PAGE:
Saturday, February 23, 2013

Kennington Memorial Field, 23rd February 2013

This Saturday we made our annual trip to Kennington Memorial Field to join up with some local volunteers there, working under the guidance of Alison Muldal from Natural England. 

We last met Alison a couple of weeks ago at Frilford Heath Golf Club.  Like today, on that session it was a particularly cold morning with some snow flurries, though this time it was thankfully a little drier underfoot.

The main tasks this week were to cut back overgrown vegetation in a couple of areas around the field, remove some low shrub growth in the grassy areas and to build a bonfire to burn the cuttings.

There was plenty to keep ourselves and the other volunteers busy throughout the morning and a roaring bonfire was soon underway.

For the tea break, we retired to the club house, quite a unique experience for the green gym, since we usually take our refreshments outside while struggling to keep warm.

Being such a cold day it was therefore most welcome!We continued with our hard work after the break, and had made good progress at the end of the session at 12:30pm at which time some of the Kennington volunteers carried on for a while longer.

the work begins
lopping some shrub growth
the bonfire is lit!

James busy removing cut vegetation
tea break at the club house
bramble and shrub cuttings

a roaring bonfire!

Sunday, February 17, 2013

Cothill Fen, 16th February 2013

Following the snow and freezing temperatures at Frilford last week, rather more pleasant conditions were observed as we assembled in the car park of the Merry Miller for another session at Cothill Fen this Saturday.  We had sought permission in advance to use the pub car park since our usual parking spot had been fenced-off with some construction works taking place there.

We were soon joined by BBOWT session leader, Nicole Clough, who outlined the morning's tasks.  Tools and kit were then carried down the lane to the work site where we established our base before being instructed by Nicole and carrying out the necessary risk assessments.

The eleven-strong team divided into sub-groups, some of us transporting the branches from the fen to the area where the hedge was to be laid, others building the hedge itself.  Some difficulties were initially encountered - namely that the ground was very boggy and difficult to traverse and perhaps most significantly that there was a small but fairly deep stream between fen and hedging site.  A temporary bridge of sorts had already been built across the stream and I was initially nominated to stand (rather precariously!) on the bridge as we formed a chain to move the material across.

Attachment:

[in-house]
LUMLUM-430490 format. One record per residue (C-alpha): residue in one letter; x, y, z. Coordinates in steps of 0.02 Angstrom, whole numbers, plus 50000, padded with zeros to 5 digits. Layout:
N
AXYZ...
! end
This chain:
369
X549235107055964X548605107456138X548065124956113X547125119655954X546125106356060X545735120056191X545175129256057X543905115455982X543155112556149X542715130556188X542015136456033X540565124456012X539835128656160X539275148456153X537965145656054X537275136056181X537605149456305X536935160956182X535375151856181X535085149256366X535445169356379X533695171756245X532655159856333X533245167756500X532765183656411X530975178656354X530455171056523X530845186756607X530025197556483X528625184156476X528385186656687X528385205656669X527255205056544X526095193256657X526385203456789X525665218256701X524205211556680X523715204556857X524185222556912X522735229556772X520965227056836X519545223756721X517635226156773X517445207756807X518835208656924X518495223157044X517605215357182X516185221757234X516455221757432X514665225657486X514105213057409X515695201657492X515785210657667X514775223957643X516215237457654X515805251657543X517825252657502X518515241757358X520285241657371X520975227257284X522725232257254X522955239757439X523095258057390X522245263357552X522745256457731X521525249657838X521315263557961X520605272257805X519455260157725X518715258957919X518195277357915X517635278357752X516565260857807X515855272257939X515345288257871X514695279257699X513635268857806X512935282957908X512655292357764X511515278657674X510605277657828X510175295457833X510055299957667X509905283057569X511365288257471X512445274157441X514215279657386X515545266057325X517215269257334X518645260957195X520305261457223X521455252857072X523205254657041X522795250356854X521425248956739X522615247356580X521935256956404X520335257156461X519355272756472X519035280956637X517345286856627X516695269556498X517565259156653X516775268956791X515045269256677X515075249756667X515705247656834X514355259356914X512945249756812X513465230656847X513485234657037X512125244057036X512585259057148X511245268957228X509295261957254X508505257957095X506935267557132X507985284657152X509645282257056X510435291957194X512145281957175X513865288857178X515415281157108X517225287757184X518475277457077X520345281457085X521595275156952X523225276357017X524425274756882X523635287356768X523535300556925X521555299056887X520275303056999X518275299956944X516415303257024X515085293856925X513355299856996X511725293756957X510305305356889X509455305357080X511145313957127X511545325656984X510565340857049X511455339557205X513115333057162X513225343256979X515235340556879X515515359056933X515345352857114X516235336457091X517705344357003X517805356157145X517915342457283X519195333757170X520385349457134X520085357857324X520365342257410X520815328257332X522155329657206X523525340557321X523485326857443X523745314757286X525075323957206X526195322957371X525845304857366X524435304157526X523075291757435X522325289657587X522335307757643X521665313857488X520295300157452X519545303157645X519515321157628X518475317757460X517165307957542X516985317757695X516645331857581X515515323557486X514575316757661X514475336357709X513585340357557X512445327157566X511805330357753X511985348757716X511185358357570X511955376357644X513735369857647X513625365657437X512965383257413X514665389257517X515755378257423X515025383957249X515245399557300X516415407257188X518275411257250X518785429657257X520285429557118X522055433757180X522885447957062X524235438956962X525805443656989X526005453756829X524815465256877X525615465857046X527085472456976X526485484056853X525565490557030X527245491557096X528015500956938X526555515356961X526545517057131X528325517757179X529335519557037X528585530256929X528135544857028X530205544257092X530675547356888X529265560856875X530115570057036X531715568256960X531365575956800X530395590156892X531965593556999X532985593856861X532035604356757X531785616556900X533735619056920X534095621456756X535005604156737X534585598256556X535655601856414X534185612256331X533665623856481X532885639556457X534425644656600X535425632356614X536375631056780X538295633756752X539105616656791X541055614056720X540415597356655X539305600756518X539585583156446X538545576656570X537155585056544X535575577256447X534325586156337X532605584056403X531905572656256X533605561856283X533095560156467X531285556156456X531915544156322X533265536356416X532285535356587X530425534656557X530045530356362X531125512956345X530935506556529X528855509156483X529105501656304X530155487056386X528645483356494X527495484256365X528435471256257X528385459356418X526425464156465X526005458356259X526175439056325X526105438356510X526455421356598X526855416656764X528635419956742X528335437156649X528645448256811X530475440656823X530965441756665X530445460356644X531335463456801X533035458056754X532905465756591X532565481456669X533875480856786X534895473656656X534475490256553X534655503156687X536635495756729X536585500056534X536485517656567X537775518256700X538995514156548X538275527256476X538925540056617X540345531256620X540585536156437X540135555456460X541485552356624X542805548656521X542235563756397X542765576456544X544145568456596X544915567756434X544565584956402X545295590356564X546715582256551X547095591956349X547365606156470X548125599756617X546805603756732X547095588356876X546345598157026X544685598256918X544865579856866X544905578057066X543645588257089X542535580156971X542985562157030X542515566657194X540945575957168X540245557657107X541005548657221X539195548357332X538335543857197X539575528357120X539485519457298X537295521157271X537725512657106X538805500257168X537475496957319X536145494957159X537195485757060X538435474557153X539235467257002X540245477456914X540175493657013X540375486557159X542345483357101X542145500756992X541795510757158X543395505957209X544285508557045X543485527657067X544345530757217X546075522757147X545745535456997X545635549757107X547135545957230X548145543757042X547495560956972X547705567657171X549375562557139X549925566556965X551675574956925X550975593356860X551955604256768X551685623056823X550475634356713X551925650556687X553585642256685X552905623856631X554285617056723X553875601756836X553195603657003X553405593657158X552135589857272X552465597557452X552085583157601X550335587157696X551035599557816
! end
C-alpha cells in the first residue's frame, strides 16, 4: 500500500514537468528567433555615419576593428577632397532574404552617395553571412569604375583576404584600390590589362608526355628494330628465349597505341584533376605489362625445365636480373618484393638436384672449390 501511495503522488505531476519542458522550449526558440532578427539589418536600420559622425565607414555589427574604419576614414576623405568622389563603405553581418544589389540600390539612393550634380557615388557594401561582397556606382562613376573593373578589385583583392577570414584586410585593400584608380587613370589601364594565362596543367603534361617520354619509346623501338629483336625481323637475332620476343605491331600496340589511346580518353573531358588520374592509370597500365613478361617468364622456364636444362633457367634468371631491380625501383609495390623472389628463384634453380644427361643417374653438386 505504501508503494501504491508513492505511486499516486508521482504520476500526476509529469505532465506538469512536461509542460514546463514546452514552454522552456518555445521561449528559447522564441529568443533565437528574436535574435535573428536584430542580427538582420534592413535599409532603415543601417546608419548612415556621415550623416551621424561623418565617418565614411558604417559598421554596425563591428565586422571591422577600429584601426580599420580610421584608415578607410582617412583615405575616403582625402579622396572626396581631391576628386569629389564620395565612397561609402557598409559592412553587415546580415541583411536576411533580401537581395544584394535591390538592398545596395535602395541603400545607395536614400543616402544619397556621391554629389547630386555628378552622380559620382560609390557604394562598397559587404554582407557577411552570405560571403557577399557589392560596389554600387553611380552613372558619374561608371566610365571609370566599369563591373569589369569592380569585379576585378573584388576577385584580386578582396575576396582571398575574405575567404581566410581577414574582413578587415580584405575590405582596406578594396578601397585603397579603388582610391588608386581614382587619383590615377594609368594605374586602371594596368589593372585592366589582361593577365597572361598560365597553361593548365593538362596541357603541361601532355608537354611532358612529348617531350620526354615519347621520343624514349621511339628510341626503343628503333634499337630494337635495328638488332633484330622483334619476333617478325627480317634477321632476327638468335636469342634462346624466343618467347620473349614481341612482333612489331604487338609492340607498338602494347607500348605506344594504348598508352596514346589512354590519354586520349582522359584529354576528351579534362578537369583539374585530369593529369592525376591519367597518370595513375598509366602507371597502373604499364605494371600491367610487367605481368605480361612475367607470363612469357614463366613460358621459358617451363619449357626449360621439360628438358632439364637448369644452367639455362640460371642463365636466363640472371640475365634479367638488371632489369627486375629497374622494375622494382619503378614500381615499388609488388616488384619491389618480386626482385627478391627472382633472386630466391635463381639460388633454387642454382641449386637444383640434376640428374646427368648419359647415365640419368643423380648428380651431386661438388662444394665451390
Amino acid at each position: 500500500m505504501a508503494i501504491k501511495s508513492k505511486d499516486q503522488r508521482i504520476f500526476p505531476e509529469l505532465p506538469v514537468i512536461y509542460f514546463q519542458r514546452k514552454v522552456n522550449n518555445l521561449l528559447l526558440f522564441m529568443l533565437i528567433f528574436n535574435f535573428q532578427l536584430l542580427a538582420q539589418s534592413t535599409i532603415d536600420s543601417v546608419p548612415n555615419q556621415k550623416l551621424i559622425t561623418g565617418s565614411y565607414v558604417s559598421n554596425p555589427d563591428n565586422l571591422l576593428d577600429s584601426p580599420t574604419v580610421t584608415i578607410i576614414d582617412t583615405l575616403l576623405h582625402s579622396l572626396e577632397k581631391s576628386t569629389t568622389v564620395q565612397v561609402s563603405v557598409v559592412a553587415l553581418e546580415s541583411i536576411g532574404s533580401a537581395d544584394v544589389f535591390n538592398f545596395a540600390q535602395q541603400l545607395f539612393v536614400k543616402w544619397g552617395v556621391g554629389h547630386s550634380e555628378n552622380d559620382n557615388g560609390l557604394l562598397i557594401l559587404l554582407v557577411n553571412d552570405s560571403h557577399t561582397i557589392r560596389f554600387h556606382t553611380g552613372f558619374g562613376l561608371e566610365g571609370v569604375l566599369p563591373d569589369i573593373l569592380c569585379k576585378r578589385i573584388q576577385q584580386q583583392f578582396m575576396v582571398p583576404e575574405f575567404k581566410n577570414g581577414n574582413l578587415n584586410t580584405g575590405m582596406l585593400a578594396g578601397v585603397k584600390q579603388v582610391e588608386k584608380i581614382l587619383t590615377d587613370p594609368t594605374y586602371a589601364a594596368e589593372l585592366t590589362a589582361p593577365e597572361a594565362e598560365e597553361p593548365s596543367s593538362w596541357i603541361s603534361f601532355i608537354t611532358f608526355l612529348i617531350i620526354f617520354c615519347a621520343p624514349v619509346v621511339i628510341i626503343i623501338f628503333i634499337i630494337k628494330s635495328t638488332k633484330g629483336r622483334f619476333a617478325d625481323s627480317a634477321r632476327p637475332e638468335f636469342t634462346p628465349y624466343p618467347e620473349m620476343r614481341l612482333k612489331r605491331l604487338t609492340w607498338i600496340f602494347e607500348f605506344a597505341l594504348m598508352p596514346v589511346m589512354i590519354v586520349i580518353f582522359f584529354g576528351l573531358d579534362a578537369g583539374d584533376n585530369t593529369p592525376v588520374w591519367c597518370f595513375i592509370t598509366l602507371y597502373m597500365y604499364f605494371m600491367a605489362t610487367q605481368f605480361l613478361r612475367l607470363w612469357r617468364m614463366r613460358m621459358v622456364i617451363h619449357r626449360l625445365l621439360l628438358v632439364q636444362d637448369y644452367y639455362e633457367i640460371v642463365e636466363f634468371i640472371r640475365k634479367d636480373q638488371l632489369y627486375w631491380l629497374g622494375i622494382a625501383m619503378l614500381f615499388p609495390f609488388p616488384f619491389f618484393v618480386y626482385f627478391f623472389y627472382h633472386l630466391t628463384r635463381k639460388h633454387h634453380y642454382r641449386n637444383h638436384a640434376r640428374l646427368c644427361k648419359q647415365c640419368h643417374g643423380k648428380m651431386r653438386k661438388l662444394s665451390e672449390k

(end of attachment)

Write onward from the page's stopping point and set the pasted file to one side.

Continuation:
A number of the piles were shifted before the tea-break - those nearest to the construction site, and the hedge had begun to take shape.

Following victuals, we shifted our emphasis to the tree cuttings further away, and for this we required a second bridge crossing and a few more hands to transport the material itself.  A big push was made to ensure that the majority of the piles were removed and the hedge finished. This we achieved just before the end of the session at 12:30pm.  

As it happened, there were a number of left-over cuttings after the hedge was in place and so these were used to create a number of habitat piles within the woodland.  A quick photo-session then occured, before we transported ourselves and our tools back to the Merry Miller, where a number of the group then enjoyed a hard-earned pub lunch!

photos by Ursula and Andrew:

tree stumps and cuttings

site of tree removal along the fen boundary

a makeshift bridge across the stream

hedge-laying begins

a section of the completed hedge

looking along the new hedge

base camp
the green gym team!

Nicole and team in post-hedge construction elation!

Friday, February 15, 2013

A few more photos from Frilford Golf Club

Here are a few more photos from our last session at Frilford Golf Club on February 9th - kindly provided by BBOWT session leader, Judy Webb.

Sunday, February 10, 2013

Frilford Heath Golf Club, 9th February 2013